In one recent Manhattan case, a fashionable New York photographer was arrested for the very serious sounding crime of possession of a weapon with intent to use it unlawfully against another. The "weapon": a two-fingered ring with a flat and narrow metallic bar extended across the outside of the hand which was marketed, sold and worn exclusively by the photographer as a fashion accessory. No less than fashion and cultural icon Kim Kardashian has been photographed wearing a virtually identical ring. Although she may draw criticism from the fashion police, it is doubtful that she will attract the professional interest of law enforcement.
But according to New York police and prosecutors, this item is not a ring; it is a dangerous set of "metal knuckles." New York Penal Law Section 265.01(1) states that possession of "metal knuckles" is a Class A misdemeanor punishable by up to one year in jail. Although the Penal Law defines other types of weapons, such as gravity knives ("a knife with a blade which is released from the handle or sheath thereof by the force of gravity or the application of centrifugal force which, when released, is locked in place by means of a button, spring, lever or other device") and switchblade knives ("a knife which has a blade which opens automatically by hand pressure applied to a button, spring or other device in the handle of the knife") the Penal Law remains silent on the definition of "metal knuckles."
Thus, police, prosecutors and courts are left with little guidance in determining whether any particular item qualifies as "metal knuckles." Unfortunately for the New York photographer, this lack of clarity led to his arrest and prosecution for what amounts to a fashion choice rather than a common sense analysis of whether he posed a danger to the public safety or fostered any criminal intent.
What is the definition of "metal knuckles"?
The leading authority on what constitutes "metal knuckles" are People v. Laurore, 30 Misc.3d 1237(A) (Rockland Cty. Sup. Ct. 2011) and People v. Singleton, 127 Misc.2d 735 (New York Cty. Crim. Ct. 1985). These courts applied a three part test to determine whether an object was "metal knuckles," thereby making possession of it a per se criminal act. These were: (1) whether a blow by a fist wearing the instrument in question would cause metal to come into contact with the victim's body; (2) whether the instrument is designed so that it readily can be used offensively against the human body, and (3) whether the design is such that the item cannot reasonably be put to any use other than to enable the wearer to inflict a blow with a fist covered by metal or pieces of metal.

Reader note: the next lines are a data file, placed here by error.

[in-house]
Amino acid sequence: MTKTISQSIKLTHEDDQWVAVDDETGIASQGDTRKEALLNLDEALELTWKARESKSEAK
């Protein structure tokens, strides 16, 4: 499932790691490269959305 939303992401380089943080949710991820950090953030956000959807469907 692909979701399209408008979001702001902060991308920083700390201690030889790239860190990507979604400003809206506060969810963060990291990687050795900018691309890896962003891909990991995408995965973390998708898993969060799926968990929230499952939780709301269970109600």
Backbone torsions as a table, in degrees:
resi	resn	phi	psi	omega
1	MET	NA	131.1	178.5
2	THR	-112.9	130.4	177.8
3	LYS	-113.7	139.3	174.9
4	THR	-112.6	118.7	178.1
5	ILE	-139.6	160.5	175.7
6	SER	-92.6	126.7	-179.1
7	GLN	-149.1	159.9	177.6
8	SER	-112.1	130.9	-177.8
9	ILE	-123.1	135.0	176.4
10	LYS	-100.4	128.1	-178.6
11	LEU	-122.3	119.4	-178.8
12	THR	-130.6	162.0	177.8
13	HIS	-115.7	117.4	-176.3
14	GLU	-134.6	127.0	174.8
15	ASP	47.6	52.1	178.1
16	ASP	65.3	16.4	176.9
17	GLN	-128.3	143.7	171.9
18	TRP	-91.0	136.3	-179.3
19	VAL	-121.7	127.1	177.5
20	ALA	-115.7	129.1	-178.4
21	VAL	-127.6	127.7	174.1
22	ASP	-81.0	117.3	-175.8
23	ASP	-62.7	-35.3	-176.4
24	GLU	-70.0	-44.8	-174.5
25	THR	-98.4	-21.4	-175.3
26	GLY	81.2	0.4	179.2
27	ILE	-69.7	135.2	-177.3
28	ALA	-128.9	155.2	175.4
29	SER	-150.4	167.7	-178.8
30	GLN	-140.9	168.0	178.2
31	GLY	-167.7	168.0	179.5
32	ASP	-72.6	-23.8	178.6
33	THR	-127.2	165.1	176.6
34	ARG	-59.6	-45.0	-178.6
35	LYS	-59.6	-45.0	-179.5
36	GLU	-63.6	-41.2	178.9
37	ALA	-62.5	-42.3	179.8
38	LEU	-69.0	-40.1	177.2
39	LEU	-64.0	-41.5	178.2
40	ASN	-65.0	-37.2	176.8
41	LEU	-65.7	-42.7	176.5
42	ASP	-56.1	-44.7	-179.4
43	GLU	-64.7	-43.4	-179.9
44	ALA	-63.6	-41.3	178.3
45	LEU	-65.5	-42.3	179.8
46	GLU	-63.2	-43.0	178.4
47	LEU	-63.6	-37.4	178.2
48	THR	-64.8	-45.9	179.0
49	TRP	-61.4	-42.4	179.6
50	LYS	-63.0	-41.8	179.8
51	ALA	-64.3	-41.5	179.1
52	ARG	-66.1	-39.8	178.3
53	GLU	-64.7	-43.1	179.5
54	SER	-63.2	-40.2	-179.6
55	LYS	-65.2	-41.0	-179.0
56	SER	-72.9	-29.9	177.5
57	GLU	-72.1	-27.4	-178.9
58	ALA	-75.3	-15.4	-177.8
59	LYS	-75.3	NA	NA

The first two factors would seem to apply to any metal object held by a person, including keys or even a cell phone. Thus, the third prong of the test—whether the object reasonably can be said to have a use other than striking a blow with the fist—is usually the critical inquiry. In Laurore, the court found that the item in question, a "cat key chain" which was worn over two fingers and included two metal pointed spikes protruding from the back of the hand constituted metal knuckles because it was designed specifically marketed, sold and designed for use in hand-to-hand combat.
So what about the New York photographer's ring? Fortunately, if the court applies the Laurore/Singelton test, then the case appears destined for dismissal. He wore the ring in a manner precisely with how it was marketed and sold: as jewelry. He was not observed acting in a manner suggesting that he intended to use it as a weapon. In other words, the ring could reasonably be put to use for a purpose other than pummeling another human being: use as a fashion accessory. Time will tell how the prosecution and court treat this matter. Hopefully, the matter will be dismissed by the District Attorney as a matter of prosecutorial discretion.
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Unfortunately, many law-abiding people are arrested and prosecuted in New York City for criminal possession of "weapons" such as rings or pocket knives used as tools, which are incorrectly classified by police and prosecutors as "metal knuckles," "gravity knives" or "switchblade knives" by police.
The Law Office of Mark A. Bederow, has successfully defended several law-abiding citizens who have been arrested for criminal possession of a weapon, including loaded firearms, gravity knives and switchblade knives. If you are in need of criminal counsel for possession of a weapon, please contact us in order to discuss the matter. New York City criminal defense lawyer, Mark A. Bederow, is a former Manhattan prosecutor with vast experience in both prosecuting and defending New York weapons cases.For your complimentary case evaluation, please do not hesitate to get in touch with our New York criminal attorney today.